Royal Enfield Himalayan 450 chassis failures explained

    Royal Enfield recommends using its crash guards that are part of the accessories catalogue.

    Published On Jun 14, 2024 12:12:00 PM

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    Royal Enfield Himalayan 450 chassis failures explained

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    In the last couple of weeks, we have seen a couple of isolated instances where two Royal Enfield Himalayan 450’s have suffered chassis failures. With this being a particularly sensitive point for Royal Enfield given past chassis failure issues with the Himalayan 411, the company reached out to us to explain what was happening here. After an in-depth conversation with Royal Enfield's technical team, we can share why these two cases happened and how you can avoid this happening on your own bike . 

    1. Caused by aftermarket crash guard
    2. Incorrect use of bolts and/or torque settings can cause this too 

    Royal Enfield says that in both instances, the bikes had aftermarket crash guard installed. The new Himalayan 450’s chassis uses the engine as an integral and stressed member of the frame. The Sherpa 450 engine is mounted to the tubular steel main frame at 3 points, 2 at the top on either side of the engine head and one at the bottom. 

    Also See:
    New Royal Enfield Himalayan review, road test

    The bolts that connect the engine to frame are specialised, load-bearing units which are designed to be able to retain the correct torque specifications over a long term period. Moreover the connection between the chassis and the engine also uses a specifically designed spacer that is integral towards retaining the torque setting and correctly spreading the load from the bolt.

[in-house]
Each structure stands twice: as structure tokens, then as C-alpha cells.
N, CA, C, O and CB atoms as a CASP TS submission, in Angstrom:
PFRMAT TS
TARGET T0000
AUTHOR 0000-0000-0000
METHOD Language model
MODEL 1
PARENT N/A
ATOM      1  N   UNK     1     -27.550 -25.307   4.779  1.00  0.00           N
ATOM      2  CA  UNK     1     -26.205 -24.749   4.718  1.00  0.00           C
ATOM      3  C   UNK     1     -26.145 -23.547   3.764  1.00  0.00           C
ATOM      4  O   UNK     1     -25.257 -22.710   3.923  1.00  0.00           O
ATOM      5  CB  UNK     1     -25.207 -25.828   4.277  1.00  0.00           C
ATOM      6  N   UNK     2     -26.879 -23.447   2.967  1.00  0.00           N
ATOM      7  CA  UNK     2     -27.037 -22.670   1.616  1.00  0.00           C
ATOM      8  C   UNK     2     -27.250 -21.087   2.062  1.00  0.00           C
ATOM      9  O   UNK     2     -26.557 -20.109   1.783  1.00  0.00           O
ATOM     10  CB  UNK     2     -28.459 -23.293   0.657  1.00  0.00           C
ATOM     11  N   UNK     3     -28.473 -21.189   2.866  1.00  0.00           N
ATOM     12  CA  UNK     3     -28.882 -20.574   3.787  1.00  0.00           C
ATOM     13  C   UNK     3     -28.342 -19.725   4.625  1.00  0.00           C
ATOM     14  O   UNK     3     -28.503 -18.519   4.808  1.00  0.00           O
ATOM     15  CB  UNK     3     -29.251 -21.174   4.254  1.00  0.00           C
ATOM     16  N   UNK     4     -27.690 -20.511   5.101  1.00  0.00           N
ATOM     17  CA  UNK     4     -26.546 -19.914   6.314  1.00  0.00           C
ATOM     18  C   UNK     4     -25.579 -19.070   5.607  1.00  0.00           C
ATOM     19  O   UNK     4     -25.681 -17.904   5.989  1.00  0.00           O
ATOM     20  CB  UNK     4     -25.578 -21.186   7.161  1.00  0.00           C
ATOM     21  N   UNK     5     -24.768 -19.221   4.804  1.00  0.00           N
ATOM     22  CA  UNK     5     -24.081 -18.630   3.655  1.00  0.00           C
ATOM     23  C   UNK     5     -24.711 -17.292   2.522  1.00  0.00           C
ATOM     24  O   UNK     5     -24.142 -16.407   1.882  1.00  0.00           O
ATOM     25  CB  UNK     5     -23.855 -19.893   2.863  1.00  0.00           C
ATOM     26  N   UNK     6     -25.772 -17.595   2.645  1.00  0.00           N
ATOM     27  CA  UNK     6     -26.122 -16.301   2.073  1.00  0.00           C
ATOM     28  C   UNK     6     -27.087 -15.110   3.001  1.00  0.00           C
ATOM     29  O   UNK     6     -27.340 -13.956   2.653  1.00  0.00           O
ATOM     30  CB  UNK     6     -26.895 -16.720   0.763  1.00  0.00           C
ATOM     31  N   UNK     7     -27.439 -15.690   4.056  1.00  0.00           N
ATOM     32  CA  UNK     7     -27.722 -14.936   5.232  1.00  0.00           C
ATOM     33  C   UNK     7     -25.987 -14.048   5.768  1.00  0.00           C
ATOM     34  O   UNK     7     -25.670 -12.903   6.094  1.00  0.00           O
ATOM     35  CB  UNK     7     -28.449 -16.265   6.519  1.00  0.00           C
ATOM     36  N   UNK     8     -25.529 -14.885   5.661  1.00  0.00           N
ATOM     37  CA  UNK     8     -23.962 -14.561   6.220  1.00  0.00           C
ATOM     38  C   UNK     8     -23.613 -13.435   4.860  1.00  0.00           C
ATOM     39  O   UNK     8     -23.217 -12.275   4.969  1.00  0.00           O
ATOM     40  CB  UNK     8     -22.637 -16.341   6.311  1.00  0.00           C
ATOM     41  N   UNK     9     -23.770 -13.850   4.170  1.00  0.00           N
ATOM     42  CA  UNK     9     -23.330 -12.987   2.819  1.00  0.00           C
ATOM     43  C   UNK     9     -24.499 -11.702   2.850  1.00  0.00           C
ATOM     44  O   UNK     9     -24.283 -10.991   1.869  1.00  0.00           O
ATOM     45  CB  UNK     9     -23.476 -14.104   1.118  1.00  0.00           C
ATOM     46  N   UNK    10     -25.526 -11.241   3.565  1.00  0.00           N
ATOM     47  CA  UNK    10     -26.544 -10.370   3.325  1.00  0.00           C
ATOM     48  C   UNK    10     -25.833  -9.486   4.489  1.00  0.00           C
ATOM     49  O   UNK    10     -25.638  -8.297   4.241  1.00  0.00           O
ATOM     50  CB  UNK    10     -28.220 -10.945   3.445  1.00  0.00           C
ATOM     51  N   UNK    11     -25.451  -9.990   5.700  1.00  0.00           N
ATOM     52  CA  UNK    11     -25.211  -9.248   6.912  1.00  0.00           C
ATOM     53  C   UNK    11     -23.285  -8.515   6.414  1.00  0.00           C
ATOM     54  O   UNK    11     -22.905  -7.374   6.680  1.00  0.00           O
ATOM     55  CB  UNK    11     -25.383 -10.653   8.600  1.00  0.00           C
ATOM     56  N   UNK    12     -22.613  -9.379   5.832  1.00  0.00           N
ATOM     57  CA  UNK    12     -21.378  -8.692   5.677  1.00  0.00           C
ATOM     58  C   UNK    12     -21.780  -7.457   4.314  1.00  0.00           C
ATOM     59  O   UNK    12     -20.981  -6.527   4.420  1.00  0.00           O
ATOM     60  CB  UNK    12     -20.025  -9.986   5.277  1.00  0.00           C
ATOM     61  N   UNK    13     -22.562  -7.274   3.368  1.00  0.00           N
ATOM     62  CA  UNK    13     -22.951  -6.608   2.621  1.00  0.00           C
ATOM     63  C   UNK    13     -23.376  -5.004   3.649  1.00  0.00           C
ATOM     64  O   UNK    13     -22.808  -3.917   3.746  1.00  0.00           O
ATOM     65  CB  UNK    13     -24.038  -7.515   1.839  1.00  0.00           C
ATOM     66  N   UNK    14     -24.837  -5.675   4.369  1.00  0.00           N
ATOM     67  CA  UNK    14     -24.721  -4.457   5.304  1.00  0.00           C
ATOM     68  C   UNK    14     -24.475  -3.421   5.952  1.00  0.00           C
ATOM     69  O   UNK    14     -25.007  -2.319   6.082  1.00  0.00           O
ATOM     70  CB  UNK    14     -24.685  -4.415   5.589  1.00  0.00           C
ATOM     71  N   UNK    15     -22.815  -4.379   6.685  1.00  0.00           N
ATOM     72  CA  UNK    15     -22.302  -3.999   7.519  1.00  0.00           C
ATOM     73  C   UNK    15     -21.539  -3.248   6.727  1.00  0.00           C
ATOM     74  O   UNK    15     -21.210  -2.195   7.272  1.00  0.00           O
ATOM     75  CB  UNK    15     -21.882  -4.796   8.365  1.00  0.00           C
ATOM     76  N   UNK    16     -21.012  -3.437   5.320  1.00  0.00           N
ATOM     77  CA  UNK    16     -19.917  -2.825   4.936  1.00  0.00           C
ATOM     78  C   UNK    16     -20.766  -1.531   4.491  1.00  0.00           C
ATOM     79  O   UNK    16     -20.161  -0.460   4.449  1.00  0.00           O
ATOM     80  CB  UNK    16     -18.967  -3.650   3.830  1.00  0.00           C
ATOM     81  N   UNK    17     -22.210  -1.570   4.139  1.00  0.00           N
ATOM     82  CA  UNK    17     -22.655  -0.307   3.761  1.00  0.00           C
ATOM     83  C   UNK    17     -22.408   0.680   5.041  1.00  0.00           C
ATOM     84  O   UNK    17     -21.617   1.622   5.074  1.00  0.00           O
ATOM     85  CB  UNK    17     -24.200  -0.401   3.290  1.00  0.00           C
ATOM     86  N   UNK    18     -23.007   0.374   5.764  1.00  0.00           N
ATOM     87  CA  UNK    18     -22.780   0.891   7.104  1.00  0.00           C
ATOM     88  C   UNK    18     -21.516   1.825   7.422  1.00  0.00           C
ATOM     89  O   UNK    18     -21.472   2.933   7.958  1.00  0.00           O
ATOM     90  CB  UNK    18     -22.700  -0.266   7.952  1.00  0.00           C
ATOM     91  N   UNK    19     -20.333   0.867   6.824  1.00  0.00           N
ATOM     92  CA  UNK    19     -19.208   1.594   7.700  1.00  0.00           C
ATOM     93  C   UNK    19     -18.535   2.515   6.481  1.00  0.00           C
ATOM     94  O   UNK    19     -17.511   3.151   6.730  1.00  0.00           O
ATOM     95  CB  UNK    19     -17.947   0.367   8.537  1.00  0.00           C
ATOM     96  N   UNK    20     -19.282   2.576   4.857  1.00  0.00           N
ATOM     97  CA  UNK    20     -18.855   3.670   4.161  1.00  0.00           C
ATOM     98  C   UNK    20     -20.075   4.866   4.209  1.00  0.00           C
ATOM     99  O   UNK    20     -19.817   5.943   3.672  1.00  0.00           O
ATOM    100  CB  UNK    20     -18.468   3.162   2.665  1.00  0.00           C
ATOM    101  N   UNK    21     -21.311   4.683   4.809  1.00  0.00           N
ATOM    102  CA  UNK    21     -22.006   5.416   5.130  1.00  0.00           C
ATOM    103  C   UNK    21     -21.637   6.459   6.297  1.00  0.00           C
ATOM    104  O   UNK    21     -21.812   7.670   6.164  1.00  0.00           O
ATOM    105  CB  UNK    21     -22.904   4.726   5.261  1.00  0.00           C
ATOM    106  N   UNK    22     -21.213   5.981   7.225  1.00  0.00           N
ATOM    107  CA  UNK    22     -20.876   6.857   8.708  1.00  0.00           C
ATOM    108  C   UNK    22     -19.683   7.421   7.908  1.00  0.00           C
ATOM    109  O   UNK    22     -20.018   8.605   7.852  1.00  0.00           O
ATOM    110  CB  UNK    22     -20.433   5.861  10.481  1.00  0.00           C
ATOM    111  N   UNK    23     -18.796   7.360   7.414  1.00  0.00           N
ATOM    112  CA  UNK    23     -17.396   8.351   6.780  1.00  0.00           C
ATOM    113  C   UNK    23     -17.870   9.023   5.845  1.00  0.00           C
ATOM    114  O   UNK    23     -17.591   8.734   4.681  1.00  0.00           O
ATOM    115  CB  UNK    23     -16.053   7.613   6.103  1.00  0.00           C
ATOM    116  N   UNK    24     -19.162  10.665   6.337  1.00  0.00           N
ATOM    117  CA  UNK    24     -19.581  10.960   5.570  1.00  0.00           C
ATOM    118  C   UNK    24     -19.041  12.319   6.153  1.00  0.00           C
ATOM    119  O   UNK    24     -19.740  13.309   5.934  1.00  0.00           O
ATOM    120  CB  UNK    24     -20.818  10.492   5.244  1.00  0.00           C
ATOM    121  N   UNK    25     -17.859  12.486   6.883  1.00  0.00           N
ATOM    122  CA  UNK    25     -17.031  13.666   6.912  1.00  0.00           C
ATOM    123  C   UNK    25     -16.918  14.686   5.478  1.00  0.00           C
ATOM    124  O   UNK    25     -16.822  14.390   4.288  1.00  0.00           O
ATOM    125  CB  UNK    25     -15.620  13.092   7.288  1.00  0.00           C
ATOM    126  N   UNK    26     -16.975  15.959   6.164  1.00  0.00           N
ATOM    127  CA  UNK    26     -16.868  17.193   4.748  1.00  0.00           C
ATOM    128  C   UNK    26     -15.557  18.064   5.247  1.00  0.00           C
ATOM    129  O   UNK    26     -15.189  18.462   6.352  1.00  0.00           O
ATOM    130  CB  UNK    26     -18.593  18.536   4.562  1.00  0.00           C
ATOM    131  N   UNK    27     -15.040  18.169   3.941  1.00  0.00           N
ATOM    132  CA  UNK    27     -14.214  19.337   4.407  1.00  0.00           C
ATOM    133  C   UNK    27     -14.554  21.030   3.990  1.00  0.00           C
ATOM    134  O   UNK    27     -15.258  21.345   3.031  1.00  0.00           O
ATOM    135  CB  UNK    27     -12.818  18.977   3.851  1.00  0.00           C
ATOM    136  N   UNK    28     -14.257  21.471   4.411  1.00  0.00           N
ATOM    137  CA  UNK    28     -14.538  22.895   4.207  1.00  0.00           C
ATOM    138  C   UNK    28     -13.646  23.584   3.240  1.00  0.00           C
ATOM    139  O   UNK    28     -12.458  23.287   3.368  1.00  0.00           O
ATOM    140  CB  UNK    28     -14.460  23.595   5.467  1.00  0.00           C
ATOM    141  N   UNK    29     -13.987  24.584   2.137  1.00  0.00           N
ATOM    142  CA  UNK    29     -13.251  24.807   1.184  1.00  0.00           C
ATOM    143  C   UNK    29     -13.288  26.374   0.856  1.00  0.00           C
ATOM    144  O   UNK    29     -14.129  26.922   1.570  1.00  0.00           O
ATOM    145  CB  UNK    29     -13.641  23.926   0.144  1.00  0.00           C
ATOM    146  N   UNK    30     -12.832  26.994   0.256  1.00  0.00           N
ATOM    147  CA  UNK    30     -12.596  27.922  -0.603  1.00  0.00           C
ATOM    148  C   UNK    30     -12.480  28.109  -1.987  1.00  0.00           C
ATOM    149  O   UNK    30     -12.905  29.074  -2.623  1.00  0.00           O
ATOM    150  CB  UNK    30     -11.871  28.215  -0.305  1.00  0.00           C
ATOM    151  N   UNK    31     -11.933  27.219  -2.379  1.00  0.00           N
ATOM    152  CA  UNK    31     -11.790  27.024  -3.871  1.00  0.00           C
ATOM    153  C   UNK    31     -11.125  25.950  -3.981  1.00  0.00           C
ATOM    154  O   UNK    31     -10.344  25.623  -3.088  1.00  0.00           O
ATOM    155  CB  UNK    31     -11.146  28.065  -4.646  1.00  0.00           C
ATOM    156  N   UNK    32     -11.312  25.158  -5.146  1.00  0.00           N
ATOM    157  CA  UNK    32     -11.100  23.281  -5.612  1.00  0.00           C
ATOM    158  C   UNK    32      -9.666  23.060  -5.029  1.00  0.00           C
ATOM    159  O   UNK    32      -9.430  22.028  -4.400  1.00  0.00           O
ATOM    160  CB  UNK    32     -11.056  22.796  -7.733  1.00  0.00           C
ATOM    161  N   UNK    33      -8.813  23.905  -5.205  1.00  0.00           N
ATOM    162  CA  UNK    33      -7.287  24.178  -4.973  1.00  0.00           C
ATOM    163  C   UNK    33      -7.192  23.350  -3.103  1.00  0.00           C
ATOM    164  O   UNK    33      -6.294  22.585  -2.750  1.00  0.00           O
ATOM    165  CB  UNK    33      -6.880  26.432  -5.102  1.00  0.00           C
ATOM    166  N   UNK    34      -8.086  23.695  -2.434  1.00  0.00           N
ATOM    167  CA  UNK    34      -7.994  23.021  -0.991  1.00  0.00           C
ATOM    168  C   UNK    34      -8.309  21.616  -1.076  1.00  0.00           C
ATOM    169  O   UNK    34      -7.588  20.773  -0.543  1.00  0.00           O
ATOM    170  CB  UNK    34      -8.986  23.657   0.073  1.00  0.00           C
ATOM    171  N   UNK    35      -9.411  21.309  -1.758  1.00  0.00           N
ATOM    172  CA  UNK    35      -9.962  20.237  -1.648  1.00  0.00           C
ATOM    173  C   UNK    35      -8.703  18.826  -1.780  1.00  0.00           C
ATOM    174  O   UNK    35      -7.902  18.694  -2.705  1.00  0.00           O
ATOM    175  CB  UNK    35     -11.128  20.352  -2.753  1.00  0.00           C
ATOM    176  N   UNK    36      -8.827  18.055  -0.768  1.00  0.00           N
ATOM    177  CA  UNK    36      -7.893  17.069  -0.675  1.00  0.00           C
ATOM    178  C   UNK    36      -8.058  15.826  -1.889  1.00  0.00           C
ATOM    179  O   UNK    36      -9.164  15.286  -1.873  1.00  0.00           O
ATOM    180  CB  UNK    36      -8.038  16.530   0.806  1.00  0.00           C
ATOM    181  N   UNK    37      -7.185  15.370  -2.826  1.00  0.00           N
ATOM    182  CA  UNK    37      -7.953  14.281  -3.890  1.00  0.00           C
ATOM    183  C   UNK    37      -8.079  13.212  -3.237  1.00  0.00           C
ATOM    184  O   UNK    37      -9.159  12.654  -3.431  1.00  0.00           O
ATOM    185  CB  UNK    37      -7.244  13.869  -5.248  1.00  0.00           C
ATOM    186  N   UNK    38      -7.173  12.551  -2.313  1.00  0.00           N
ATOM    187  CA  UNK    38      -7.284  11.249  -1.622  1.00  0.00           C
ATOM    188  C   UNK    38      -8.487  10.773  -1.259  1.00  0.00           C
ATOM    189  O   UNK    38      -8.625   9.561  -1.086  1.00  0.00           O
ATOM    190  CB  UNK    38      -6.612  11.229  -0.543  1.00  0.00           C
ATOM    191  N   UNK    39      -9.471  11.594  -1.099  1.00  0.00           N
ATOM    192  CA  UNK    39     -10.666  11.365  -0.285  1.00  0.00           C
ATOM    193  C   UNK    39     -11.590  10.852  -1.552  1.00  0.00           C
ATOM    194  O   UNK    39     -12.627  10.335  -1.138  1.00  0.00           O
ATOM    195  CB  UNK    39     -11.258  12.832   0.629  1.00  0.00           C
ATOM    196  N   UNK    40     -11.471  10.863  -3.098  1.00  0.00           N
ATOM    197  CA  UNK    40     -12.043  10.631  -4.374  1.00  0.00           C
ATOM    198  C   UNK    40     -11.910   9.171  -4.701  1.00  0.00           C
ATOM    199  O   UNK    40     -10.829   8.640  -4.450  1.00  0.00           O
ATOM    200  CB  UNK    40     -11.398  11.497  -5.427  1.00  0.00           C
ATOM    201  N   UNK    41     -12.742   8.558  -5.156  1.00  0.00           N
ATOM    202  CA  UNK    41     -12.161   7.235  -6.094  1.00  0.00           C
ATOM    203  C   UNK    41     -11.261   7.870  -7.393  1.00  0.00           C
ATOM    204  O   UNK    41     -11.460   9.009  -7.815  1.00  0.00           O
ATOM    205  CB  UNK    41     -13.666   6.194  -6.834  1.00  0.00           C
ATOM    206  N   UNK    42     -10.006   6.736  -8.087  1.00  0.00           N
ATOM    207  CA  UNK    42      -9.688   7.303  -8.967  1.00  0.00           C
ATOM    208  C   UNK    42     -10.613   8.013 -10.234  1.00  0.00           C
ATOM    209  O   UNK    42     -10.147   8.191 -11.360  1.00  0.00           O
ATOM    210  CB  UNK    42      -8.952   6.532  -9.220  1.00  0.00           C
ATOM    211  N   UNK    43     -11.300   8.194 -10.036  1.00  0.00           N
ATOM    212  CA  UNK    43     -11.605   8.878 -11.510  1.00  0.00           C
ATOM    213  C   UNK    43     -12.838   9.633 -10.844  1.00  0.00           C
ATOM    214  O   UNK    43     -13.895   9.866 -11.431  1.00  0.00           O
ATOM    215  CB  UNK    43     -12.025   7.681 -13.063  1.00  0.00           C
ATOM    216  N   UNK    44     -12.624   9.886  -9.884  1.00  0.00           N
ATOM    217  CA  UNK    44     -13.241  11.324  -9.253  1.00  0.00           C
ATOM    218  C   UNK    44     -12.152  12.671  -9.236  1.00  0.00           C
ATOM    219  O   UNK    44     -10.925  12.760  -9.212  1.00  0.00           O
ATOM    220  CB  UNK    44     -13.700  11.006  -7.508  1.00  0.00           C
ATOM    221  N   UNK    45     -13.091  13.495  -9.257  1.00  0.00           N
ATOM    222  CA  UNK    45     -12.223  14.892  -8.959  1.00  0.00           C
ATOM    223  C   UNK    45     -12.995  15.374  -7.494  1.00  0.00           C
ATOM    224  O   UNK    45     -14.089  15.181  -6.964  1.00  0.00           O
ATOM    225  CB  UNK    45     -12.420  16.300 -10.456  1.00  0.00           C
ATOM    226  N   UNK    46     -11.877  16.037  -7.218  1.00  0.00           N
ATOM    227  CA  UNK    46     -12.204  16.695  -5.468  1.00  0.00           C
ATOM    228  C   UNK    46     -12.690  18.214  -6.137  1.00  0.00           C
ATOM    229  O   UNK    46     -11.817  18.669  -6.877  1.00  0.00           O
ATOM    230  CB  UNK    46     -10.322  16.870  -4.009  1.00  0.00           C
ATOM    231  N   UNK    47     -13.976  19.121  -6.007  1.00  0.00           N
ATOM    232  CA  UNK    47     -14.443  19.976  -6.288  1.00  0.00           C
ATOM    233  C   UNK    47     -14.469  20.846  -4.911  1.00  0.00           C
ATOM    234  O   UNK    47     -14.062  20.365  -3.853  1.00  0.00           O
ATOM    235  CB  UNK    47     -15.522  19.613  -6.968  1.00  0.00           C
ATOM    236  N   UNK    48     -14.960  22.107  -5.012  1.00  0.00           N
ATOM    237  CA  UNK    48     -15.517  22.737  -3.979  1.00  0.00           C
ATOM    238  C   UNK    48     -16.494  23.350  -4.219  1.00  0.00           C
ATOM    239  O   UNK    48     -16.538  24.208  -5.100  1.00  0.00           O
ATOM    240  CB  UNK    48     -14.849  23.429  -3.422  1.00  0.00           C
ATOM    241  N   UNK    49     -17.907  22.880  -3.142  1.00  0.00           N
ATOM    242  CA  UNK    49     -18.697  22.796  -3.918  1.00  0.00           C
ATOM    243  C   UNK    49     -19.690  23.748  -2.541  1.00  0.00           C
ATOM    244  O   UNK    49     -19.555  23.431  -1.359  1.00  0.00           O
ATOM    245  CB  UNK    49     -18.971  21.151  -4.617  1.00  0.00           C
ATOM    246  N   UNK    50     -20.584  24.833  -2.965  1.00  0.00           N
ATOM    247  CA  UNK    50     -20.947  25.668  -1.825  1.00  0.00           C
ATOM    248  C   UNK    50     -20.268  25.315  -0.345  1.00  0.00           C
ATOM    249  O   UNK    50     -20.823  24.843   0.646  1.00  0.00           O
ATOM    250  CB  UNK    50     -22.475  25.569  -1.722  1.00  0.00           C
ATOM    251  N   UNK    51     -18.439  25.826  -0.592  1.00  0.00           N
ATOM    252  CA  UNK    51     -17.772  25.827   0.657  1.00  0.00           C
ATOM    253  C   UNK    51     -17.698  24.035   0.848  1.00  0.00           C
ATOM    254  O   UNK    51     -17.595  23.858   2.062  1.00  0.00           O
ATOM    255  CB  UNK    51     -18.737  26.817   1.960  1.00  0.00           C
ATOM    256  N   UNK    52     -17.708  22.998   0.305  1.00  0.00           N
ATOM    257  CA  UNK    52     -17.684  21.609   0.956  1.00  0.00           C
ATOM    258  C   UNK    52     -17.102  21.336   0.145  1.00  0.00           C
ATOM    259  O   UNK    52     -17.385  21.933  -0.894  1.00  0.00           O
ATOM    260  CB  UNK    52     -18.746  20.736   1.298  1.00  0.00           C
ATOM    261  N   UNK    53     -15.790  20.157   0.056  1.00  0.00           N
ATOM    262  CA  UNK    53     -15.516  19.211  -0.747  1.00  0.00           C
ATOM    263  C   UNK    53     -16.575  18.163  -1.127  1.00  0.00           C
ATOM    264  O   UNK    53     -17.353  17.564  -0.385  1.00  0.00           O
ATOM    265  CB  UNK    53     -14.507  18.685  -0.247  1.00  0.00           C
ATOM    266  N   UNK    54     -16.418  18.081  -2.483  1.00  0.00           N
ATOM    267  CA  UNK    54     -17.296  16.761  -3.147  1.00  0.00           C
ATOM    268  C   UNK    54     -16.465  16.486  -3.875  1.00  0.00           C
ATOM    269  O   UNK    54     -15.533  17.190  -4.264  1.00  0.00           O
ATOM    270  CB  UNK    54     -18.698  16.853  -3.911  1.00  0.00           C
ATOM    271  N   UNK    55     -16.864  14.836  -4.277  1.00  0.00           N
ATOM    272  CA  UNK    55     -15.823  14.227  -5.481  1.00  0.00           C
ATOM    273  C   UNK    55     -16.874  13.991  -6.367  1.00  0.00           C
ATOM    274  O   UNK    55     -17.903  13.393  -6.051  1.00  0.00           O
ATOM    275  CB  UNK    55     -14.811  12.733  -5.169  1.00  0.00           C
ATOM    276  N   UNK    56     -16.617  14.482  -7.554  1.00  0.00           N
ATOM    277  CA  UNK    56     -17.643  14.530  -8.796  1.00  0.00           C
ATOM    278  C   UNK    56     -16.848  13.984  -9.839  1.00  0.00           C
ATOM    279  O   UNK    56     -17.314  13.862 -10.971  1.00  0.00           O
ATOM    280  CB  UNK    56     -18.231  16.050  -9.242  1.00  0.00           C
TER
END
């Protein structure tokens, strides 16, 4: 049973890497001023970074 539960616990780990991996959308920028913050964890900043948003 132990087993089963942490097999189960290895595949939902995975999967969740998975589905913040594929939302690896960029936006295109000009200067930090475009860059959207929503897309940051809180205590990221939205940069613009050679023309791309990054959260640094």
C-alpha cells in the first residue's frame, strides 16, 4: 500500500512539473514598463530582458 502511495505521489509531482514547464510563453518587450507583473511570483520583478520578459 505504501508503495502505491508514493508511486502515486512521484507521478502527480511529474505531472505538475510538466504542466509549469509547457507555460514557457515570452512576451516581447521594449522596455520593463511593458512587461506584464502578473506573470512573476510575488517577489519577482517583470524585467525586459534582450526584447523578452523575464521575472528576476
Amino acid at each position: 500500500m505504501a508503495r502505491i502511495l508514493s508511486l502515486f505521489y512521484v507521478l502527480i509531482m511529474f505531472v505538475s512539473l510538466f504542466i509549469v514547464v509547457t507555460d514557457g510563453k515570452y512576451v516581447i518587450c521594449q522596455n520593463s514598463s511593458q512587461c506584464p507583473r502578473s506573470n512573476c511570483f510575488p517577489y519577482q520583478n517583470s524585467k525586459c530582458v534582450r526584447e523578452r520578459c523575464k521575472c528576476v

In both instances, when the customer installed the aftermarket protective guard, different specs of bolts were used and this likely led to incorrect torque settings. Since the instances emerged, Royal Enfield says it has run simulation tests to investigate the effects of incorrect torque. The results revealed that this can lead to unnatural chassis stresses over a long term period, which could end up in a chassis failure.  

    The company says that it acknowledges that on an ADV like the Himalayan people are bound to put these sort of guards on it and it is specified in the owner's manual that doing so can void the warranty. However, it recommends installing its own GMA guards as these have been developed and homologated alongside the motorcycle. RE’s GMA catalogue lists the standard engine guards’ price at Rs 4,750, while the Rally cage with the sump guard is priced at Rs 9,950. 

    Also See:
    Royal Enfield Himalayan accessories prices revealed; start at Rs 950

    OUR TAKE

    There are millions of Royal Enfields on the road and a majority of them have aftermarket crash guards without this having been an issue so far. With the new Himalayan, at first there was a limited supply of accessories for a few months and these accessories are also quite expensive. However, it appears that the money saved by going for aftermarket solutions in this case certainly isn’t worth the risk. The stock tank guards on the Himalayan are sturdy enough to protect the bike in a drop, but if you wish to add more protection, we’d definitely recommend sticking with the OEM accessories in this case. 

    That being said, RE should have been aware of the fact that its bikes are always covered in accessories like this and considered this possibility in the design stage itself. Nevertheless, the company says it will communicate with all existing customers about this issue and that dealerships will also advise new customers going forward as well. 

    Also See:
    New Royal Enfield Himalayan long-term review, 1,900km report

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